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44 minutes ago, Curious layman said:

Your being very hawkish, you sound like you think the American military is just going to kick ass, they won't. Believe it or not, there are other ways. It's been done before.

 

It would make for a better debate if you would address the points I've made instead of making judgements about me.

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Some news. I'm not trying to make a statement, it's just something related to the OP.

Quote

The Islamic State jihadist group, which has claimed several terrorist attacks in different African countries on Thursday confirmed the death of its leader Abu Bakr al-Baghdadi and named his replacement as Abu Ibrahim al-Hashimi al-Quraishi.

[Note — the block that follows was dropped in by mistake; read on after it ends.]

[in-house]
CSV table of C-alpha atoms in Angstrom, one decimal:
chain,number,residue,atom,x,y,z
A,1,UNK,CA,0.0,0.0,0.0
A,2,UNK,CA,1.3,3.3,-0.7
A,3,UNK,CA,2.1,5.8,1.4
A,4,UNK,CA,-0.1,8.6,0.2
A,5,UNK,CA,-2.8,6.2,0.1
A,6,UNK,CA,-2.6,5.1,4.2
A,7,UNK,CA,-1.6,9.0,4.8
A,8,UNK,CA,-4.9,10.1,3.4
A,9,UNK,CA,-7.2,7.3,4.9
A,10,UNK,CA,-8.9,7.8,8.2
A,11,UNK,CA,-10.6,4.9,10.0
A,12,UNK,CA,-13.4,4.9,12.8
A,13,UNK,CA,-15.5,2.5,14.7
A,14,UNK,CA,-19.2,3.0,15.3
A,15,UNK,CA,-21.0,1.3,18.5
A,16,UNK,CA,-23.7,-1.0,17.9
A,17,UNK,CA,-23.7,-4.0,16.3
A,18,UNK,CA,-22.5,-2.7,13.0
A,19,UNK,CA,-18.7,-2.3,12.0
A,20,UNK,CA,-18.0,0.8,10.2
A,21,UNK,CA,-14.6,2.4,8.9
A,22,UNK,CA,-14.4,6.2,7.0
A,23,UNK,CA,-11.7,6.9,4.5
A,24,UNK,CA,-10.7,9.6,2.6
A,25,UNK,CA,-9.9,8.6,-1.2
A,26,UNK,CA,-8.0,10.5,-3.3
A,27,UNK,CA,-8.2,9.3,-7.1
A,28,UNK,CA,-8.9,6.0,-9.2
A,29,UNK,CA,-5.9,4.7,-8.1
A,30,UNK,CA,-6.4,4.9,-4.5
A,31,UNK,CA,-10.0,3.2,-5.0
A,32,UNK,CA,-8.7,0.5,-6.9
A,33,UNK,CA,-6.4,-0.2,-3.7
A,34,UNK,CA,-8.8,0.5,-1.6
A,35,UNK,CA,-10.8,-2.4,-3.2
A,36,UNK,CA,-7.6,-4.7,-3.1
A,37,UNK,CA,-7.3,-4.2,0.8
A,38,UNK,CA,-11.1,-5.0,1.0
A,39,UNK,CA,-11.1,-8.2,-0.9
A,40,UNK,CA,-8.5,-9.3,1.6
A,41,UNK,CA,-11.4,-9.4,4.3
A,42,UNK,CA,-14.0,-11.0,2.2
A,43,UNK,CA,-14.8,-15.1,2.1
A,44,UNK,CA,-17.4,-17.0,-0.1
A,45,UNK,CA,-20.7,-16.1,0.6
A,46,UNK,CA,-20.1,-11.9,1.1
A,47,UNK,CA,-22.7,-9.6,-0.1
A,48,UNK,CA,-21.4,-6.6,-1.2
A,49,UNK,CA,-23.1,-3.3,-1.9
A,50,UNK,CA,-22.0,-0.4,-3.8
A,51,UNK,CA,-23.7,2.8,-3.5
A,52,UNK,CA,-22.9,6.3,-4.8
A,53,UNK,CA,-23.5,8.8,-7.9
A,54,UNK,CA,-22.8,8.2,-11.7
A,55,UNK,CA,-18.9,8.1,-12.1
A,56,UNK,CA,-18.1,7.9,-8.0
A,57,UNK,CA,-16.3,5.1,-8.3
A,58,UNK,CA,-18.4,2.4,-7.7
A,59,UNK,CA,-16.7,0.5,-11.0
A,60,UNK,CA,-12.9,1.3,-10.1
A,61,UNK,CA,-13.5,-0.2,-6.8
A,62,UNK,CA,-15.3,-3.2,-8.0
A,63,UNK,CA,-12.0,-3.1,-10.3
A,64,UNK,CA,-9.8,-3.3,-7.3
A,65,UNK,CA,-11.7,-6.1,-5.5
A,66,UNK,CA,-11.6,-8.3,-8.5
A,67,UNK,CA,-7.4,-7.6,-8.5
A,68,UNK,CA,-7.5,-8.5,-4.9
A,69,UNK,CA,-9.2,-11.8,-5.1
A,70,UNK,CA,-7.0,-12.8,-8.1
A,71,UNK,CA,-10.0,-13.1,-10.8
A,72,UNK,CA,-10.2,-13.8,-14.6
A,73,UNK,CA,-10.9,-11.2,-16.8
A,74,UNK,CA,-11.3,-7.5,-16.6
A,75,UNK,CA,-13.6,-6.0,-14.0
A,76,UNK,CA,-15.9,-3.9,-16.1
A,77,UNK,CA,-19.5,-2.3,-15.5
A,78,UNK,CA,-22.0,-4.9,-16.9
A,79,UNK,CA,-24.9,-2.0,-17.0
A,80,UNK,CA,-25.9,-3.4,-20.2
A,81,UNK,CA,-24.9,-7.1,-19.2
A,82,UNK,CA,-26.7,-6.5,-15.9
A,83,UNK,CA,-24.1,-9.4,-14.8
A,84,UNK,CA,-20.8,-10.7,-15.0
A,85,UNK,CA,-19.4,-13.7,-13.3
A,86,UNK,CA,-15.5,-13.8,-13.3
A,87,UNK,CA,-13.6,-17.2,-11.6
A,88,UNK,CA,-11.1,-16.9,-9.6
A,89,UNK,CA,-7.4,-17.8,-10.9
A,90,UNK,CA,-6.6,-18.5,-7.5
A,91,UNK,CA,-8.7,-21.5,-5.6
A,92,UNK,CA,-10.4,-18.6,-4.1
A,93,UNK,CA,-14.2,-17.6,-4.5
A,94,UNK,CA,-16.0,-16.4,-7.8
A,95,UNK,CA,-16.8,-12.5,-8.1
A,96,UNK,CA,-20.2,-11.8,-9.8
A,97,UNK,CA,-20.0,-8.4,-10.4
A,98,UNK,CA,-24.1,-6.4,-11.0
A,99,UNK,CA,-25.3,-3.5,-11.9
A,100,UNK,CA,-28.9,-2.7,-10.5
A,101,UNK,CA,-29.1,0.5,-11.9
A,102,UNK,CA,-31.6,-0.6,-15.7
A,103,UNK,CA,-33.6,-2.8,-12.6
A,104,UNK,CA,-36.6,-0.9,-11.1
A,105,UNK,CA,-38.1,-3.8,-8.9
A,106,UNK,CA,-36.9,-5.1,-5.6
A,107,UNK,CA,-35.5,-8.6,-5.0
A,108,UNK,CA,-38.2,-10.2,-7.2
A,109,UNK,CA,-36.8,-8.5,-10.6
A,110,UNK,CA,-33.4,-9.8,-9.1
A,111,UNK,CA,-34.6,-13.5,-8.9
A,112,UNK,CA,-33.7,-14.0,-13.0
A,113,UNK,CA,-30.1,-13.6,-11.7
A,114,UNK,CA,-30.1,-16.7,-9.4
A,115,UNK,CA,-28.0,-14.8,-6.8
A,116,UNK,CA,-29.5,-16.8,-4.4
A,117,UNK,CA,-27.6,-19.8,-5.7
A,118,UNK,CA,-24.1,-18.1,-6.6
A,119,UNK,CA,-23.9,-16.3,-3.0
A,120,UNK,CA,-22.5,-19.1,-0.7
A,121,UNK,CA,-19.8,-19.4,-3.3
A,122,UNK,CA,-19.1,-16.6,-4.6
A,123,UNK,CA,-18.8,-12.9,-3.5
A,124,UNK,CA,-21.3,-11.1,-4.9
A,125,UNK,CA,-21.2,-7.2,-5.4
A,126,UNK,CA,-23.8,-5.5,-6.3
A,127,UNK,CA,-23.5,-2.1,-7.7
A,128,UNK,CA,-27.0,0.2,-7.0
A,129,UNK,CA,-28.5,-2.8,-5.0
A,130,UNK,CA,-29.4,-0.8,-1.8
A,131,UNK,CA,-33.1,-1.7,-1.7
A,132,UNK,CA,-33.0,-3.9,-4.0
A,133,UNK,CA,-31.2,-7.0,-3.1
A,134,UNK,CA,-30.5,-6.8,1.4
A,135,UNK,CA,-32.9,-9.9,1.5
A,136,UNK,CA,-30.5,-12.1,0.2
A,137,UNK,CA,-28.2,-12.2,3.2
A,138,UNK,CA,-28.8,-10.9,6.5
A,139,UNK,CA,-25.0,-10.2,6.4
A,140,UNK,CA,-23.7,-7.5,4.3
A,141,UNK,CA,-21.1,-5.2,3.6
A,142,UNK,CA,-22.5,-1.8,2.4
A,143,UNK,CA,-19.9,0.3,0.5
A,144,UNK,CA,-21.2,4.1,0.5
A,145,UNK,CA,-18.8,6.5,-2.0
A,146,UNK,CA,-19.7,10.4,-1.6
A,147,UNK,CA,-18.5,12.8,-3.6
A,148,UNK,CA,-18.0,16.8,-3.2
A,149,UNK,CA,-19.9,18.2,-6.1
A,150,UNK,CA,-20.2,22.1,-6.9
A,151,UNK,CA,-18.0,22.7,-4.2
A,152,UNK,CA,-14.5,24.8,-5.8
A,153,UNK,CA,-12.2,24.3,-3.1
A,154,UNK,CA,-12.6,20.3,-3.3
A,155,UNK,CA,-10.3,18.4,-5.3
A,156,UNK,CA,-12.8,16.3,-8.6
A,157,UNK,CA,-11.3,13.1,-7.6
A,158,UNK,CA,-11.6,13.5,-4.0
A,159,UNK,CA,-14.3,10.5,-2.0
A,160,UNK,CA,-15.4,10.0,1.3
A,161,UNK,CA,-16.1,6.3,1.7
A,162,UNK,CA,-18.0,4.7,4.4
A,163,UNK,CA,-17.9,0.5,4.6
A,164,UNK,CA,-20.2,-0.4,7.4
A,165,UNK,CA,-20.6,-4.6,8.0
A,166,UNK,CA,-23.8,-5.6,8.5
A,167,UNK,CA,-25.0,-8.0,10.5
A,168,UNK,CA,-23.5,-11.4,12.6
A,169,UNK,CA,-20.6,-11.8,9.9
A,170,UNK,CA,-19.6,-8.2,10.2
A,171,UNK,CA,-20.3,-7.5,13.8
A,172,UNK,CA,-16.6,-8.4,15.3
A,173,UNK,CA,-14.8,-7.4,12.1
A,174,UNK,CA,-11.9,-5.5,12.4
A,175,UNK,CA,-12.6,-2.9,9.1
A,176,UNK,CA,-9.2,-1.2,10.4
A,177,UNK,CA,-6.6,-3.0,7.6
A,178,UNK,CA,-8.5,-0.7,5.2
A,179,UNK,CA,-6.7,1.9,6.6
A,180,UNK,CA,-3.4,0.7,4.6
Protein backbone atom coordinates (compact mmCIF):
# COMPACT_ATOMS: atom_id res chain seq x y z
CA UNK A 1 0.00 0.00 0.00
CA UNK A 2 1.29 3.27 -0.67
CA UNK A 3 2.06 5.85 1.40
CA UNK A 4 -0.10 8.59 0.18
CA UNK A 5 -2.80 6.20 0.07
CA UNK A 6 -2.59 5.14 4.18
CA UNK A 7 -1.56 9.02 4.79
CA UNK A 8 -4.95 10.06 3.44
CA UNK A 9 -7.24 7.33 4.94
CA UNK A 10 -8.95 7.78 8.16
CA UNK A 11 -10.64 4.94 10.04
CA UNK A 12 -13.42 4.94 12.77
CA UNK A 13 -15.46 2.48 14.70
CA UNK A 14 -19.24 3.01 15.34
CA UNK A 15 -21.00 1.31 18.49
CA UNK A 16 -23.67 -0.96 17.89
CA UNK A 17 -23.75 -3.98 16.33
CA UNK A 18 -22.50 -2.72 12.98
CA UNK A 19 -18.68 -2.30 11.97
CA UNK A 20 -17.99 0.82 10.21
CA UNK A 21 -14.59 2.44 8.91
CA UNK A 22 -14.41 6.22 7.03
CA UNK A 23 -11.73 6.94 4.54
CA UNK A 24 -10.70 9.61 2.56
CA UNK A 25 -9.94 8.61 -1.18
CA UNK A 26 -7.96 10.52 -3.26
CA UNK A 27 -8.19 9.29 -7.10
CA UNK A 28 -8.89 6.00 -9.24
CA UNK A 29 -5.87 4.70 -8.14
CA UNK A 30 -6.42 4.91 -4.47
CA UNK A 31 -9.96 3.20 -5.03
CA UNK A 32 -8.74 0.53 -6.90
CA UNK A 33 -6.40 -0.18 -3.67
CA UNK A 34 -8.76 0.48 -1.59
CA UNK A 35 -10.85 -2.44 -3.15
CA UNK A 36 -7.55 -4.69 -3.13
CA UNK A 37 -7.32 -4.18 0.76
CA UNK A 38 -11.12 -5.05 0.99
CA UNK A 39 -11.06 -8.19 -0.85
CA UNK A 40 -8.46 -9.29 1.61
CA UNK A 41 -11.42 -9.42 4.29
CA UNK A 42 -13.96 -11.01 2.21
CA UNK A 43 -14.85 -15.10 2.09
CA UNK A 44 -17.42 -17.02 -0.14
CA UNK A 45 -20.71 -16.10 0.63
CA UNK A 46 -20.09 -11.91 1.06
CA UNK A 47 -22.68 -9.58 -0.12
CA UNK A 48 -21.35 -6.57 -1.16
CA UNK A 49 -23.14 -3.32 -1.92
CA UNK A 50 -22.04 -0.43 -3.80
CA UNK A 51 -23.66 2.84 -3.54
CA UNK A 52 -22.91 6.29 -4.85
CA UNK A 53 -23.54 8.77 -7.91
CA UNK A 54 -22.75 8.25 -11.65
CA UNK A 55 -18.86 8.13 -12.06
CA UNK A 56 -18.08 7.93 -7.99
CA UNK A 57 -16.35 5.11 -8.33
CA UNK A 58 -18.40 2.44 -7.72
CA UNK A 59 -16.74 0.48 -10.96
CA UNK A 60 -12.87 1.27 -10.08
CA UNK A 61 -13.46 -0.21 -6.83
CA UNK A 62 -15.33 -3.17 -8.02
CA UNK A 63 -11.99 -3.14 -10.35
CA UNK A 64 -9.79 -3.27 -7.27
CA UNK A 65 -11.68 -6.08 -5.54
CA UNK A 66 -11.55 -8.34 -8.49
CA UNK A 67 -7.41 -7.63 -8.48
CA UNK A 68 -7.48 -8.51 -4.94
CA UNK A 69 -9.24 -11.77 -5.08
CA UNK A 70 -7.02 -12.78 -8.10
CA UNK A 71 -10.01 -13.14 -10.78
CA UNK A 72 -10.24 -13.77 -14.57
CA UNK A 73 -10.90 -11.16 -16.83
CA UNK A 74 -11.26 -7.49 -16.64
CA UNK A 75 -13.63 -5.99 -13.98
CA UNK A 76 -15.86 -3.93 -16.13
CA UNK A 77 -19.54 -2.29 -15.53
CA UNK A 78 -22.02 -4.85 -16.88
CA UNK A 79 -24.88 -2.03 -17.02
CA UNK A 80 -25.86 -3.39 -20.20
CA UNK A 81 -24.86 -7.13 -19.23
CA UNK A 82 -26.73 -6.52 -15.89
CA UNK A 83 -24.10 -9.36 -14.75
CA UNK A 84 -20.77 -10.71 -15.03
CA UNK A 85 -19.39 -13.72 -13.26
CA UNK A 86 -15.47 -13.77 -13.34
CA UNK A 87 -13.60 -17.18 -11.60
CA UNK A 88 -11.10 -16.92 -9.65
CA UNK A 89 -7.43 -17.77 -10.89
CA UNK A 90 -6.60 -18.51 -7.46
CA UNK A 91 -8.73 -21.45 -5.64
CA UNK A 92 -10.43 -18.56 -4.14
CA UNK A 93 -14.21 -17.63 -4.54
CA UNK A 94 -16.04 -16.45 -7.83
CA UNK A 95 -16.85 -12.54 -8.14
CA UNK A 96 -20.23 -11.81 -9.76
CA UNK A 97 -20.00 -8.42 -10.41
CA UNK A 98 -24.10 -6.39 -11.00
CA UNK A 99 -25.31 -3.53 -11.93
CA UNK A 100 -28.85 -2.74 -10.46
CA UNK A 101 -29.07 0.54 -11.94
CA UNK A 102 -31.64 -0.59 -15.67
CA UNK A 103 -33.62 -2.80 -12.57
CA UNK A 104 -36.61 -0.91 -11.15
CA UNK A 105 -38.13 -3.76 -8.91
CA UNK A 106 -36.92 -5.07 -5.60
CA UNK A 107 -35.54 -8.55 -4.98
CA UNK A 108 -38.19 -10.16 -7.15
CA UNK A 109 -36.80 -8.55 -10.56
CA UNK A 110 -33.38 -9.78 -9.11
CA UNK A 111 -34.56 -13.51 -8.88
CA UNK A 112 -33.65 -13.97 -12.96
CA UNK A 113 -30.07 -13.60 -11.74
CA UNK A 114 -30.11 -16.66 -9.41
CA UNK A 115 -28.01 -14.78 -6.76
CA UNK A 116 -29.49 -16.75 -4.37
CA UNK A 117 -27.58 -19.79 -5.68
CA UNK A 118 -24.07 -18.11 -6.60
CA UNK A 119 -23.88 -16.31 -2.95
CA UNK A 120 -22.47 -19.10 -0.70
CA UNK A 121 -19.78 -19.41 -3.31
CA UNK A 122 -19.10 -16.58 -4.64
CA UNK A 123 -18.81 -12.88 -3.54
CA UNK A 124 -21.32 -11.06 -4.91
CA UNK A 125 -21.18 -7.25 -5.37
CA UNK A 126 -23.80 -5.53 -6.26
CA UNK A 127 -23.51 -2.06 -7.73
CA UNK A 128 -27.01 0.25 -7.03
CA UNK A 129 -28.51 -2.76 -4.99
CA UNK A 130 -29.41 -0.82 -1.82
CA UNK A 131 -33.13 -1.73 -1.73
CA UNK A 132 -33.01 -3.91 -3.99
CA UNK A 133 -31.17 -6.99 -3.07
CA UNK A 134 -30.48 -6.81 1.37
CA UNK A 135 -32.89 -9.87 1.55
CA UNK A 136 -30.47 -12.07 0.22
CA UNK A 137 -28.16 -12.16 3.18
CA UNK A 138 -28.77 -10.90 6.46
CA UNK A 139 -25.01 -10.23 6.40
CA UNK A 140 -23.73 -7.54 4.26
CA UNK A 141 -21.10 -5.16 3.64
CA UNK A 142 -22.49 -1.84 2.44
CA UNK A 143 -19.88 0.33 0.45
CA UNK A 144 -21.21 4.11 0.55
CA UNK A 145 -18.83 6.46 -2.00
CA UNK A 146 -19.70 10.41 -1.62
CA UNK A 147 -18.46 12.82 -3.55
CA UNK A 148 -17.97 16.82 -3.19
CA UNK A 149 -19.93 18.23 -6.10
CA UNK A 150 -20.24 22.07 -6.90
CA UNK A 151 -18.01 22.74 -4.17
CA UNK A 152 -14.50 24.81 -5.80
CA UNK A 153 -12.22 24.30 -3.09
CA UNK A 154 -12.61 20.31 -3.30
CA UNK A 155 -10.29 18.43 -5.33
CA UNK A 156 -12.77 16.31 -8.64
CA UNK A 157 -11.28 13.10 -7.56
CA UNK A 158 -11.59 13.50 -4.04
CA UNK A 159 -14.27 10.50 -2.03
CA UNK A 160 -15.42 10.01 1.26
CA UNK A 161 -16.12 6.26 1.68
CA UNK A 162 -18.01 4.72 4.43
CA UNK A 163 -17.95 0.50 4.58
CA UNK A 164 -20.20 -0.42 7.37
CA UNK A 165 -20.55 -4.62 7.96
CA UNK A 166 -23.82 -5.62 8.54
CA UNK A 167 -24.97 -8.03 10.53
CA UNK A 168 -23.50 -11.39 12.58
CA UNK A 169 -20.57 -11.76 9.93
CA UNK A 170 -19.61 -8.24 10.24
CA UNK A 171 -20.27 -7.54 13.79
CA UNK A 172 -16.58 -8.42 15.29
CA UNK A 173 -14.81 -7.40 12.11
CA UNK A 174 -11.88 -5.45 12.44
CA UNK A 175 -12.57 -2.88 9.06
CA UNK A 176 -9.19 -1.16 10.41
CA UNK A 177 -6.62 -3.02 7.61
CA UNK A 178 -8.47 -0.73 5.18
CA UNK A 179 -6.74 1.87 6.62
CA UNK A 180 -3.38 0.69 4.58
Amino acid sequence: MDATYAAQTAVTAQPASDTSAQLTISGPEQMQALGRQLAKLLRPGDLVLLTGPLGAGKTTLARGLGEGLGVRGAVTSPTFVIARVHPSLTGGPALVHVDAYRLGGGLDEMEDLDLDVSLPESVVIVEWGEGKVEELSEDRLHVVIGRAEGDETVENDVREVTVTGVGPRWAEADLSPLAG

https://www.africanews.com/2019/11/01/is-names-new-leader-as-experts-assess-impact-in-africa/

Edited by Curious layman

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Seriously, we had the entire leadership, practically the entire army of ISIS in one area, a single mirv could have taken them out completely! No one thinks that might have been a good idea? Hell I was surprised Saudi Arabia didn't catch a few MIRVs after 911 until I realized the agenda of the Gov had nothing to do with with who did it... 

528 nuclear weapons have been detonated above ground, mostly in desert areas to minimise the fallout, why not a couple more? 

Scared of Russia? Really? Do you really think Russia would have retaliated for a few desert terrorists? Bush promised shock and awe and only delivered a second rate fireworks show... 

Don't make promises you can't keep... 

 

Edited by Moontanman

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In 1914, a Serb took out one of the leaders of the Austro-Hungarian Empire. 

That calmed things down nicely.

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35 minutes ago, mistermack said: